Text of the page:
Transcriptome variation in human tissues revealed by long-read sequencing
Dafni A Glinos,
Kathleen L Brown,
Nathan R Tucker,
Patrick T. Ellinor,
Eoghan D. Harrington,
Daniel G MacArthur,
Posted 23 Jan 2021
bioRxiv DOI: 10.1101/2021.01.22.427687
Posted 23 Jan 2021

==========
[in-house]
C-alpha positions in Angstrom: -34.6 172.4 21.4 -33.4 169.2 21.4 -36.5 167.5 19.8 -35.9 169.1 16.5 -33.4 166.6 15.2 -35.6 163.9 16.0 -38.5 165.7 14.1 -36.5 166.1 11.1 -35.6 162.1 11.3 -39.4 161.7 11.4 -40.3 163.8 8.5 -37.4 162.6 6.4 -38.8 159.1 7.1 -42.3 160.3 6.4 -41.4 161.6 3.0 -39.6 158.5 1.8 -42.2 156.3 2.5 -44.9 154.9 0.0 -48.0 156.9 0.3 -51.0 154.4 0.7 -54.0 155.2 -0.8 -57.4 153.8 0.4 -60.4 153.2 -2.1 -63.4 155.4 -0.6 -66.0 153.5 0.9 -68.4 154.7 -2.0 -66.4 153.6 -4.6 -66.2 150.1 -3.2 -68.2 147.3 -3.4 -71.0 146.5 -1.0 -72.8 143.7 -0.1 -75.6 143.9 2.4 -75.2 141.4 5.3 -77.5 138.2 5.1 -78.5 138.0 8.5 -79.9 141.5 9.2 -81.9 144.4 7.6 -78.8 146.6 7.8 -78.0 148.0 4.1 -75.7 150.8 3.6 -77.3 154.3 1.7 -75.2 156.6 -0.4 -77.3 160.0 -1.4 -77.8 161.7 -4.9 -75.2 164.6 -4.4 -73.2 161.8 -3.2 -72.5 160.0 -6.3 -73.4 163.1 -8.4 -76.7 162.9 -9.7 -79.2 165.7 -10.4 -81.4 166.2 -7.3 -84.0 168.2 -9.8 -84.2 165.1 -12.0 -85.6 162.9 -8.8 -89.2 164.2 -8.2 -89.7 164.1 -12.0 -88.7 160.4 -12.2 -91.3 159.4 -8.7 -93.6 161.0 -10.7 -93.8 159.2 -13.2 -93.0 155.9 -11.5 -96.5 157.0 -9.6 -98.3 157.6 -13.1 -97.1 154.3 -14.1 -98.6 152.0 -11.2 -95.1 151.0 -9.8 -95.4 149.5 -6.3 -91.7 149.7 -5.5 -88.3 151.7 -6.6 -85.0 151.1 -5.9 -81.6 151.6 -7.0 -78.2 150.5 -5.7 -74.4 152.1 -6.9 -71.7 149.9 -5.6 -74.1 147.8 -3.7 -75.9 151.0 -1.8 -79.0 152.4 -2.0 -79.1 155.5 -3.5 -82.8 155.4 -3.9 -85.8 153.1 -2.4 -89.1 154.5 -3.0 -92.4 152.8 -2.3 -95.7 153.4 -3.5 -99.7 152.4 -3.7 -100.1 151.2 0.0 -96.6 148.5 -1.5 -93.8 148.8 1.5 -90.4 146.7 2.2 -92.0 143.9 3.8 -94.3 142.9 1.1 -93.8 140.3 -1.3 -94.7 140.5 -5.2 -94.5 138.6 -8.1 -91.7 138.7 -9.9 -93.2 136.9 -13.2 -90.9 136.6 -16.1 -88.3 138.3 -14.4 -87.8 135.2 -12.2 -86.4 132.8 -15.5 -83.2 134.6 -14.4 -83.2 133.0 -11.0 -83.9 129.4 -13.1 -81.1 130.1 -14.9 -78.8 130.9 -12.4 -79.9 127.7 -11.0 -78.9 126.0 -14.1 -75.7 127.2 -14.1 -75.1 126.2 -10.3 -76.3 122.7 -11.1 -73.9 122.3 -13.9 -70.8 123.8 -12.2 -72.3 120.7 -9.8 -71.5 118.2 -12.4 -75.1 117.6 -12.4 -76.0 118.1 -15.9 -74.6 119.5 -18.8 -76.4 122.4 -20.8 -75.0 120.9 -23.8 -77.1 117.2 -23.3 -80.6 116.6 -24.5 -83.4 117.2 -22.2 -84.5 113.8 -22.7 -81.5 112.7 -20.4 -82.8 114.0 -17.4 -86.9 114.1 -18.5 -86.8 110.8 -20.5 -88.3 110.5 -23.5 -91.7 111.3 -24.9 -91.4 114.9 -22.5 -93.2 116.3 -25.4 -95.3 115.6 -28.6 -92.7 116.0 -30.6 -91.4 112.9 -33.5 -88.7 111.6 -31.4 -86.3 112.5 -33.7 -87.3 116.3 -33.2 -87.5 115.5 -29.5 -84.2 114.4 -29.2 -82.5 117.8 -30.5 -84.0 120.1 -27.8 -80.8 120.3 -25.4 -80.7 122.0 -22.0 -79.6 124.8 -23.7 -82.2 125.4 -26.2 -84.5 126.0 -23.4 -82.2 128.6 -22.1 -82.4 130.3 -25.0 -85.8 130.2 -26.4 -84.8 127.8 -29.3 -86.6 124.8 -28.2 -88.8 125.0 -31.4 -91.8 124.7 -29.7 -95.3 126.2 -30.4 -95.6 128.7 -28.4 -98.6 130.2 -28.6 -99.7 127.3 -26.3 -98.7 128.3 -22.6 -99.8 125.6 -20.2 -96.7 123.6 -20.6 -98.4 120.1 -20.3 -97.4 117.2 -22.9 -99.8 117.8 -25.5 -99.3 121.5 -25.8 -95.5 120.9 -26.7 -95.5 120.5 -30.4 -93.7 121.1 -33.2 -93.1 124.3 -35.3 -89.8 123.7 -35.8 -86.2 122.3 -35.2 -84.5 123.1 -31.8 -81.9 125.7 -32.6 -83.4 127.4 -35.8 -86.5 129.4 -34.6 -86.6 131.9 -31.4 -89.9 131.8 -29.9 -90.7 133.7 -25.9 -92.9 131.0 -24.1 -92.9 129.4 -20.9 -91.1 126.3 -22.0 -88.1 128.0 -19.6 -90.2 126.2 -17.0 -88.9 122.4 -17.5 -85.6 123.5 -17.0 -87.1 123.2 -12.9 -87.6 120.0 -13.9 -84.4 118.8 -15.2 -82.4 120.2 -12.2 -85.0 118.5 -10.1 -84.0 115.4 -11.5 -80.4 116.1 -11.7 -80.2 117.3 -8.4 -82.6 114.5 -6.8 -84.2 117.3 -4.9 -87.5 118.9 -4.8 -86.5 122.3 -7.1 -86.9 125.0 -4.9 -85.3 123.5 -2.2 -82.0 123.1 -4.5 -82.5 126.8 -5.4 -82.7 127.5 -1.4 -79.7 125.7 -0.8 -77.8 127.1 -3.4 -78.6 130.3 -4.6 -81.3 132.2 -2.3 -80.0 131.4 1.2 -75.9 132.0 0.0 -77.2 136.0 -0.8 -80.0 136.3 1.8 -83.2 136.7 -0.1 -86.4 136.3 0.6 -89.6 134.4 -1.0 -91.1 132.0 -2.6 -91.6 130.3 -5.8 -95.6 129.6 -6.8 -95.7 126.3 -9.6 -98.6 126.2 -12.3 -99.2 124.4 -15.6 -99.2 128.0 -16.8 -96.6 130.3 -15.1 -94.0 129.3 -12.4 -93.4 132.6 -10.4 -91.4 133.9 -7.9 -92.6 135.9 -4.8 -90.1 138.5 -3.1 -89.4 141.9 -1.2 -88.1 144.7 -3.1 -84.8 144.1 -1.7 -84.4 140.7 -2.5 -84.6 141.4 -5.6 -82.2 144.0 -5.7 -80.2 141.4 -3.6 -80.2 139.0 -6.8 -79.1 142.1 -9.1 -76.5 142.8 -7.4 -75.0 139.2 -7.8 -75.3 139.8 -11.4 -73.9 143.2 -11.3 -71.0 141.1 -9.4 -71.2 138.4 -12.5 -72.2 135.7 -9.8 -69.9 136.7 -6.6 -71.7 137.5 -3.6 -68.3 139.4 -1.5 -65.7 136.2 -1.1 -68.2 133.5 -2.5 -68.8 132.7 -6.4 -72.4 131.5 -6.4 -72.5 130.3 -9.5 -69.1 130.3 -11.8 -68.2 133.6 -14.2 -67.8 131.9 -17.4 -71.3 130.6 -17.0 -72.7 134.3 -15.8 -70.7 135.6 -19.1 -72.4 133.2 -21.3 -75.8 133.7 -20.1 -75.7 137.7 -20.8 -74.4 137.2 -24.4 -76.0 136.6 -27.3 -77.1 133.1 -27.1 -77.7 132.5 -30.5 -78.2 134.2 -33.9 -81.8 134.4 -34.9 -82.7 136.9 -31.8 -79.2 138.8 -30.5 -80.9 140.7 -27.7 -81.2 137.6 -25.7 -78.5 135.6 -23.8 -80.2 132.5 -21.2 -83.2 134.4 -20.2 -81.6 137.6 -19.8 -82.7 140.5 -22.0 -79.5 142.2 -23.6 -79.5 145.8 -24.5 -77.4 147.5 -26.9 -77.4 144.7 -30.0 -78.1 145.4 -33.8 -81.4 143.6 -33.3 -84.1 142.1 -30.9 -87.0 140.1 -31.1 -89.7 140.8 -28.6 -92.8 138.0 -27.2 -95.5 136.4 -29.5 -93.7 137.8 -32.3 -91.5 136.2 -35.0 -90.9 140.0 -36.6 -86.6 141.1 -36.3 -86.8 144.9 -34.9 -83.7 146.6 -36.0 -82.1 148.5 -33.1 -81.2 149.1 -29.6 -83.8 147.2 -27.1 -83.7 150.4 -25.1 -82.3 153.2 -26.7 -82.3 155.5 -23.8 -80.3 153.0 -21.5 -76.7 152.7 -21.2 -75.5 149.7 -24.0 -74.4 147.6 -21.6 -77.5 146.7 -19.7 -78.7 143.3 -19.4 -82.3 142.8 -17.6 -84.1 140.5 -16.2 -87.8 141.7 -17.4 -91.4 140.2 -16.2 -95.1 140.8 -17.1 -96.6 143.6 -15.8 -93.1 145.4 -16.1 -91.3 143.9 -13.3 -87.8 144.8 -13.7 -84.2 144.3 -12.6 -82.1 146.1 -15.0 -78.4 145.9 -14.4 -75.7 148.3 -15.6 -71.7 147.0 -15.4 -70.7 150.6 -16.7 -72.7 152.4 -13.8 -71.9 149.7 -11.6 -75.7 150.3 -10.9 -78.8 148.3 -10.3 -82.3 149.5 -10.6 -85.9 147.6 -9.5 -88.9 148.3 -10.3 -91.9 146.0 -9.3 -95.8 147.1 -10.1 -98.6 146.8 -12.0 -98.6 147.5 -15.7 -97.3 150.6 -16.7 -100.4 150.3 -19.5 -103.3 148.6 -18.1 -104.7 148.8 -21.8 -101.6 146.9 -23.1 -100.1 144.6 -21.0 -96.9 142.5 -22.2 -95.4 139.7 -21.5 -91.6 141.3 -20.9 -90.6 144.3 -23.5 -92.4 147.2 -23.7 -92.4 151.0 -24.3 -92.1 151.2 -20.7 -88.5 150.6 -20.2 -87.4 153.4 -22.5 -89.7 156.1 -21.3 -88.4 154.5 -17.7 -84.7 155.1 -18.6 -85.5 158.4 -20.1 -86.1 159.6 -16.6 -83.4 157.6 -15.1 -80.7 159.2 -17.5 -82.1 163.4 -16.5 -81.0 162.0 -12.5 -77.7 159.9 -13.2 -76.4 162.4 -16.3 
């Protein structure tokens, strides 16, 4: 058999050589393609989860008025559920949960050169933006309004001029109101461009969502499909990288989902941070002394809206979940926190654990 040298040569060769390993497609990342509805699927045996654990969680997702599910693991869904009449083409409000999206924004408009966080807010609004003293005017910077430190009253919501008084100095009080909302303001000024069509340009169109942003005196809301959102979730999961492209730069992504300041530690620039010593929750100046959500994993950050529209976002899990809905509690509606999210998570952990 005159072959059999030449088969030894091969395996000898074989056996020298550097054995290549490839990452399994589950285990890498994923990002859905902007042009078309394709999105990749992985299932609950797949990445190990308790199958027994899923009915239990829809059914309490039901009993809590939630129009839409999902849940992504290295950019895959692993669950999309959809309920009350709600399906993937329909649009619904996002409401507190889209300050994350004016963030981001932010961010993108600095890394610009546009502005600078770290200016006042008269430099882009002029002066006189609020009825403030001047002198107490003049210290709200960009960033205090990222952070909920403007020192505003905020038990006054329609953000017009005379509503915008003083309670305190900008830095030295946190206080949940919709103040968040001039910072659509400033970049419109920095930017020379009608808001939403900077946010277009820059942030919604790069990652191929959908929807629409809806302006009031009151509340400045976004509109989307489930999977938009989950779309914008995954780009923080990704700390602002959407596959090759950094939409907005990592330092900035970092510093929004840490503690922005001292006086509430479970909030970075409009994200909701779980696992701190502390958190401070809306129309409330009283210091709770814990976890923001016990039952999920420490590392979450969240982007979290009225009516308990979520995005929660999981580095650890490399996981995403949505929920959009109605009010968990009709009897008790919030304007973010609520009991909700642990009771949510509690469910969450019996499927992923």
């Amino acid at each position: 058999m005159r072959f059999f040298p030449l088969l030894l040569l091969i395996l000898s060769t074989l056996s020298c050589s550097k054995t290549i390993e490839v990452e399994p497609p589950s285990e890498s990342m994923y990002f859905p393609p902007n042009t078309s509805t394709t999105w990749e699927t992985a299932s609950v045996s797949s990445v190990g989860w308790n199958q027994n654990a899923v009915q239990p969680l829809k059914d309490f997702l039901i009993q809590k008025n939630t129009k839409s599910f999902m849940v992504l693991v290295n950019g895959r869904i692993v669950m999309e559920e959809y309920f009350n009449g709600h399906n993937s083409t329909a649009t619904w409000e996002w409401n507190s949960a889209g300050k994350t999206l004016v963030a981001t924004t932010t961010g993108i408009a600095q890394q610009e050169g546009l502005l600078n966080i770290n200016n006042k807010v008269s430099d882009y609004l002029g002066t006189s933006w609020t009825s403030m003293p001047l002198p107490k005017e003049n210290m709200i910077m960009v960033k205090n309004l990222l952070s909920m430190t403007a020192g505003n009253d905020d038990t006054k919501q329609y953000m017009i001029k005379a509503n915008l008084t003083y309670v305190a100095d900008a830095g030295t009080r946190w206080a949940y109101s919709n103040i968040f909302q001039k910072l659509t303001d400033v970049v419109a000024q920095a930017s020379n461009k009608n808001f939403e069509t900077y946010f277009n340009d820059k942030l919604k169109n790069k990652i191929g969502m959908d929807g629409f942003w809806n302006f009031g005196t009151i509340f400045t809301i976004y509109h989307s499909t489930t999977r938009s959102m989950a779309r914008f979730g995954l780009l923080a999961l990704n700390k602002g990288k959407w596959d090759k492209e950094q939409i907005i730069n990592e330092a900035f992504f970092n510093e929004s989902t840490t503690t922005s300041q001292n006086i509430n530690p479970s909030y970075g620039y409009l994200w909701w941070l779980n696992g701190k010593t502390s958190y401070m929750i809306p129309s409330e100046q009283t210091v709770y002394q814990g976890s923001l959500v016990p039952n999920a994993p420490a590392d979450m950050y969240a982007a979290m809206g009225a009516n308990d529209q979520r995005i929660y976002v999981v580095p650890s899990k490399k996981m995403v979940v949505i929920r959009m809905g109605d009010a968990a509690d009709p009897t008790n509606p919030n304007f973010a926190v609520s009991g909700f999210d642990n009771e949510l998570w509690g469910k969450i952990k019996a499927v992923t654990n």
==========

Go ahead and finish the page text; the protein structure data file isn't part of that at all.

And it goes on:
Regulation of transcript structure generates transcript diversity and plays an important role in human disease. The advent of long-read sequencing technologies offers the opportunity to study the role of genetic variation in transcript structure. In this paper, we present a large human long-read RNA-seq dataset using the Oxford Nanopore Technologies platform from 88 samples from GTEx tissues and cell lines, complementing the GTEx resource. We identified just under 100,000 new transcripts for annotated genes, and validated the protein expression of a similar proportion of novel and annotated transcripts. We developed a new computational package, LORALS, to analyze genetic effects of rare and common variants on the transcriptome via allele-specific analysis of long reads. We called allele-specific expression and transcript structure events, providing novel insights into the specific transcript alterations caused by common and rare genetic variants and highlighting the resolution gained from long-read data. We were able to perturb transcript structure upon knockdown of PTBP1, an RNA binding protein that mediates splicing, thereby finding genetic regulatory effects that are modified by the cellular environment. Finally, we use this dataset to enhance variant interpretation and study rare variants leading to aberrant splicing patterns.
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